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1992: South Africa votes for change

VIDEO : South Africans look to a new future

White South Africans have backed an overwhelming mandate for political reforms to end apartheid and create a power-sharing multi-racial government.

In a landslide victory for change, the government swept the polls in all four provinces, and all but one of 15 referendum regions.

It won 68.6% of the vote in a record turn-out, which, in some districts exceeded 96%.


"Today we have written in our history the fundamental turning point"

FW de Klerk

The extent of change was highlighted in the Kroonstad region of the Orange Free State, where five of the seven Parliamentary seats are held by the "no" campaigners in the conservative party.

Despite being one of the most conservative districts in the whole country there was a small yes majority for change.

Only Pietersburg in the Northern Transvaal, a rural right-wing stronghold where Dr Andries Treurnicht has his parliamentary constituency as head of the CP, returned a no vote.

Pretoria, the administrative capital which has symbolised Afrikanerdom, produced a 57% "yes", in the legislative capital, Cape Town, 85% voted "yes" and in the judicial capital of Bloemfontein 58.5%.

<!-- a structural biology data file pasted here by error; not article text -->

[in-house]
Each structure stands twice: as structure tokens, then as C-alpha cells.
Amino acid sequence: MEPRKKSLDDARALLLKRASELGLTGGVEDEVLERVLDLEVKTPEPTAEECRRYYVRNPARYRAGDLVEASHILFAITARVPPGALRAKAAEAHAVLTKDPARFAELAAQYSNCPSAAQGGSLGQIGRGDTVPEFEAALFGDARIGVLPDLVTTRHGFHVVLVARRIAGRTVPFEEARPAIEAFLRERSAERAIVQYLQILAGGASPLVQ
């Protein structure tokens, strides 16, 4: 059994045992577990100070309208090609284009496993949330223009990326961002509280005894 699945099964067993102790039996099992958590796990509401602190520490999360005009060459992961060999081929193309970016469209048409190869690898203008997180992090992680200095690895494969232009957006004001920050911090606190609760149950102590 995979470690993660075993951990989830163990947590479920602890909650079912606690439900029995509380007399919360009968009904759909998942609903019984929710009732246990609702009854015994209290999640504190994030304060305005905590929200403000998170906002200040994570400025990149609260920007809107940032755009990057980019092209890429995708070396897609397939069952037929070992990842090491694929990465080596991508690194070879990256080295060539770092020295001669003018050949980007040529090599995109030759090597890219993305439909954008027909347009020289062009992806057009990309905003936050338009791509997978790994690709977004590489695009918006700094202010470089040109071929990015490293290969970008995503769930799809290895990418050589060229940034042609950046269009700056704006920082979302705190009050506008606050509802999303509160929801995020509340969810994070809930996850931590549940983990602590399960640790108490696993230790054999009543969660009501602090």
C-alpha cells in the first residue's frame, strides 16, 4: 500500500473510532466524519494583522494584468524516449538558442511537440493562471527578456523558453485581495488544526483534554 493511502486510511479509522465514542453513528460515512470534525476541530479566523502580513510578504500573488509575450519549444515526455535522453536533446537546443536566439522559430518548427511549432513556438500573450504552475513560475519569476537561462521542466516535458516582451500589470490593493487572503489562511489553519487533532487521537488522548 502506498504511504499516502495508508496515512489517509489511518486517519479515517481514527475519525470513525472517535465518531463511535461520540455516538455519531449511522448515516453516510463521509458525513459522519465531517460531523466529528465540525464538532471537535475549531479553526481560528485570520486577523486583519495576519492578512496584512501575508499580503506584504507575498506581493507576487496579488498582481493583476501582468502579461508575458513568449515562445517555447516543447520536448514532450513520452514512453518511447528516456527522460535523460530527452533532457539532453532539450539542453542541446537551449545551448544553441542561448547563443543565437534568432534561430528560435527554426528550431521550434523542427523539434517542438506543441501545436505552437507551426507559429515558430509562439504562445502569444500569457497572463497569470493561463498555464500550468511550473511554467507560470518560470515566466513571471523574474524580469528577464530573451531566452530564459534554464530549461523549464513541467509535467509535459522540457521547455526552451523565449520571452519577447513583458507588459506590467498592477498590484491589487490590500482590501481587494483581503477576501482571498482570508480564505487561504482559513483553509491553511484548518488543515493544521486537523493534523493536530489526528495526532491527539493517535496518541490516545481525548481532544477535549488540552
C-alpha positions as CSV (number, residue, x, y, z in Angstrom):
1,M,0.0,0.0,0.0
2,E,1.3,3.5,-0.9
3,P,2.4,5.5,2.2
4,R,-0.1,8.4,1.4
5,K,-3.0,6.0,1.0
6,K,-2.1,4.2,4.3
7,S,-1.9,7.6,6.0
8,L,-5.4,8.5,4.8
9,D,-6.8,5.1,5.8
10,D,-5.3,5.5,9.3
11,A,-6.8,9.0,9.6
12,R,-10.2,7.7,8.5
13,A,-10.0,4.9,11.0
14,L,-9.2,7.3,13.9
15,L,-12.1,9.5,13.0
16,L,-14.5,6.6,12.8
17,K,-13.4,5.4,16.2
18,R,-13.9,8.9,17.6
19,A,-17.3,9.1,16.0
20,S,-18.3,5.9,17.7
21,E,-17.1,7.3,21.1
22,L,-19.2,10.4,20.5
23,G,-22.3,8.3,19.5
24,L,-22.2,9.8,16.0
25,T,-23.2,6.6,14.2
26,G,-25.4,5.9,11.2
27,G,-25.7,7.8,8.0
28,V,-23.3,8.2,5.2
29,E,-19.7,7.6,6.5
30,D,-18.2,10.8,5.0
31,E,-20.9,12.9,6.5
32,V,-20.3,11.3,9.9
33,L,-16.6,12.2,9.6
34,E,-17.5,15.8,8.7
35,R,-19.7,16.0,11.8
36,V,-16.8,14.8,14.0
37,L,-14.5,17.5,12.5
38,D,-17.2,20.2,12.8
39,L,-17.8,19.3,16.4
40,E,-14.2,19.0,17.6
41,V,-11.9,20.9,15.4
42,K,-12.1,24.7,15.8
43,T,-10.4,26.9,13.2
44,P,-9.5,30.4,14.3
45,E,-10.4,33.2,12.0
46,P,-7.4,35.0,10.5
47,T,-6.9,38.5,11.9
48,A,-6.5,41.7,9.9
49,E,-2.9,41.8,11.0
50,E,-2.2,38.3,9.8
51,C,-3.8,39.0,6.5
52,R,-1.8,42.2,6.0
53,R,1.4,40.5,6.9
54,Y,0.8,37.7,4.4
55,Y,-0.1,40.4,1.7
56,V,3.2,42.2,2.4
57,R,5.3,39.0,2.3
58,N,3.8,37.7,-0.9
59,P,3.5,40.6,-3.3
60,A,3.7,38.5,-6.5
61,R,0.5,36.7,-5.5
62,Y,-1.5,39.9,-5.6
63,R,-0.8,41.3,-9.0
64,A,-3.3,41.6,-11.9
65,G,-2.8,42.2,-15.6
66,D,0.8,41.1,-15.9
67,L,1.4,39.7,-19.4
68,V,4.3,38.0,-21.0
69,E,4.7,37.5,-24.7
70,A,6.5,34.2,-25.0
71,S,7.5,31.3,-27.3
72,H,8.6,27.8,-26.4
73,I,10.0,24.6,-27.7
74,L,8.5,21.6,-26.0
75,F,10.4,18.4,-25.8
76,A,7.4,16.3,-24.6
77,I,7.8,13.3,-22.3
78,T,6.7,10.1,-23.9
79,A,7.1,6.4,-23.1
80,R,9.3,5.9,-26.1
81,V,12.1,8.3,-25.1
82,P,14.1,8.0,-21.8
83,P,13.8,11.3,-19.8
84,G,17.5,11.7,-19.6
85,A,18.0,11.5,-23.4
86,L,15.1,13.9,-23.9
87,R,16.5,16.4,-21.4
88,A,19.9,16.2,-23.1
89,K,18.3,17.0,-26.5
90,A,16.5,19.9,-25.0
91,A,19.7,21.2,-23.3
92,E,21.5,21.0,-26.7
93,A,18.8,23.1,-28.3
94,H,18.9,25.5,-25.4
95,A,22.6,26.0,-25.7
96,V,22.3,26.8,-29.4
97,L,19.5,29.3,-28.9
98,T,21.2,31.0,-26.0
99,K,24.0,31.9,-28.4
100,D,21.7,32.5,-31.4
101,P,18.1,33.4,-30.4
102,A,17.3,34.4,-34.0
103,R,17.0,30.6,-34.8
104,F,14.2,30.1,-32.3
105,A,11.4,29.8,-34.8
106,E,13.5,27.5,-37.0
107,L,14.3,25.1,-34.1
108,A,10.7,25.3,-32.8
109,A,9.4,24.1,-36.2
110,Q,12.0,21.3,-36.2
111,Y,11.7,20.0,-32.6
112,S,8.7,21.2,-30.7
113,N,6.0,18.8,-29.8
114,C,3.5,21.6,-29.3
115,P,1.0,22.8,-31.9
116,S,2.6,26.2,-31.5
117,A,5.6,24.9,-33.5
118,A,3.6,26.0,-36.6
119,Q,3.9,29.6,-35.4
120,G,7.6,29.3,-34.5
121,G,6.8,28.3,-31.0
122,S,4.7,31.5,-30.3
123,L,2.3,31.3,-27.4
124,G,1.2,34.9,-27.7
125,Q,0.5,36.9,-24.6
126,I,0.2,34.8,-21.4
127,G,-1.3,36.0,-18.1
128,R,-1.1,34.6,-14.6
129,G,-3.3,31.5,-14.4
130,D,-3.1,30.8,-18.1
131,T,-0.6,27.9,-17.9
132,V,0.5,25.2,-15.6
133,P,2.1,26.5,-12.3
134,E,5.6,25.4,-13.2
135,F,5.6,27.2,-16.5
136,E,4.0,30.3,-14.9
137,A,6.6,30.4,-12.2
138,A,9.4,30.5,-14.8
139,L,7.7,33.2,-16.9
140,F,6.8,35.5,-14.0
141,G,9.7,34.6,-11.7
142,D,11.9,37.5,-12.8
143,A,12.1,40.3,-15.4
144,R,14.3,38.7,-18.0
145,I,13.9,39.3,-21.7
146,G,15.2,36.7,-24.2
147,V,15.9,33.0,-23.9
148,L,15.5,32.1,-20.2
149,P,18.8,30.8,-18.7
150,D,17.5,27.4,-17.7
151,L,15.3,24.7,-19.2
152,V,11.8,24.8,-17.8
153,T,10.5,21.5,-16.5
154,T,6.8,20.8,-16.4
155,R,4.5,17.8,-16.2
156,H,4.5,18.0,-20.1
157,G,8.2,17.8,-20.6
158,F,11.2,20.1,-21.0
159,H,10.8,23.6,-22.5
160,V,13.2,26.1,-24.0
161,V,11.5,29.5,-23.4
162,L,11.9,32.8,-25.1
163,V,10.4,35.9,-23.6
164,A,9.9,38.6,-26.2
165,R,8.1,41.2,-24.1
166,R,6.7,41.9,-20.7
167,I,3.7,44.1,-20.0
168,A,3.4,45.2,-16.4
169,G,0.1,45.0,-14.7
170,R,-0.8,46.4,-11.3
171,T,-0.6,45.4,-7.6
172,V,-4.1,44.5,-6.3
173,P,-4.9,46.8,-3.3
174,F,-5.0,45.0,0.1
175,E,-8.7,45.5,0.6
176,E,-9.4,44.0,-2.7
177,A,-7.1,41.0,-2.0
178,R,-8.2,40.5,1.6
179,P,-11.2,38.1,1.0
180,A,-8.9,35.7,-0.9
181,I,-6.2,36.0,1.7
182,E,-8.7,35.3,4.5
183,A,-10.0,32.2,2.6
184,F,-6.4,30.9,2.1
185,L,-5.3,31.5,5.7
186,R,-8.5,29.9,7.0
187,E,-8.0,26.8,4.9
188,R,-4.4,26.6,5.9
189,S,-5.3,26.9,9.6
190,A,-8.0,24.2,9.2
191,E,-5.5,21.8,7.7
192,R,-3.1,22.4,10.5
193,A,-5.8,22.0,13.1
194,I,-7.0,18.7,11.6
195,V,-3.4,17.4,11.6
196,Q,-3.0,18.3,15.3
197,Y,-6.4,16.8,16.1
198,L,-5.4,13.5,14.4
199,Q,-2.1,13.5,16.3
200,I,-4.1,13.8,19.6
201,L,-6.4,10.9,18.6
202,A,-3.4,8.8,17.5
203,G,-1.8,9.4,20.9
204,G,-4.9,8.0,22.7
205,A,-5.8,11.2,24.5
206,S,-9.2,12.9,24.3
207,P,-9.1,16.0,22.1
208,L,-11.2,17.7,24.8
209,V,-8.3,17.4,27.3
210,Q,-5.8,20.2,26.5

"Today we have closed the book on apartheid,'' Mr de Klerk said in Cape Town as he also celebrates his 56th birthday.

White electors have not only voted by a 2-1 majority to abolish apartheid but also to lose their own power.

Mr de Klerk said the result was a boost for the Convention for a Democratic South Africa, Codesa, but he could not commit himself to a timetable for installing a multi-racial government, which required further discussions

Dr Treurnicht pledged never to work on the Codesa board and that CP would not join the negotiating forum.

He said: "De Klerk has won his referendum. That is clear."

But he vowed there would be a return of apartheid in the country and he blamed media propaganda, foreign intervention and threats by businessmen against employees for the result.

Nelson Mandela, the president of the African National Congress who was jailed for 27 years because of his fight against black segregation, said he was ''very happy indeed''.

In Context
The following year talks had led to the creation of an interim constitution and in 1994 South Africa's first non-racial elections was won by the ANC and Nelson Mandela become president.

This brought with it a lifting of sanctions, restored membership of the Commonwealth along with South Africa retaking its seat in the UN General Assembly after an absence of 20 years.

Both Mr Mandela and Mr de Klerk won the 1993 Nobel Peace Prize for their very different but effective assaults on apartheid and the progress of South Africa.

In 1999, Mr Mandela stepped down as president.


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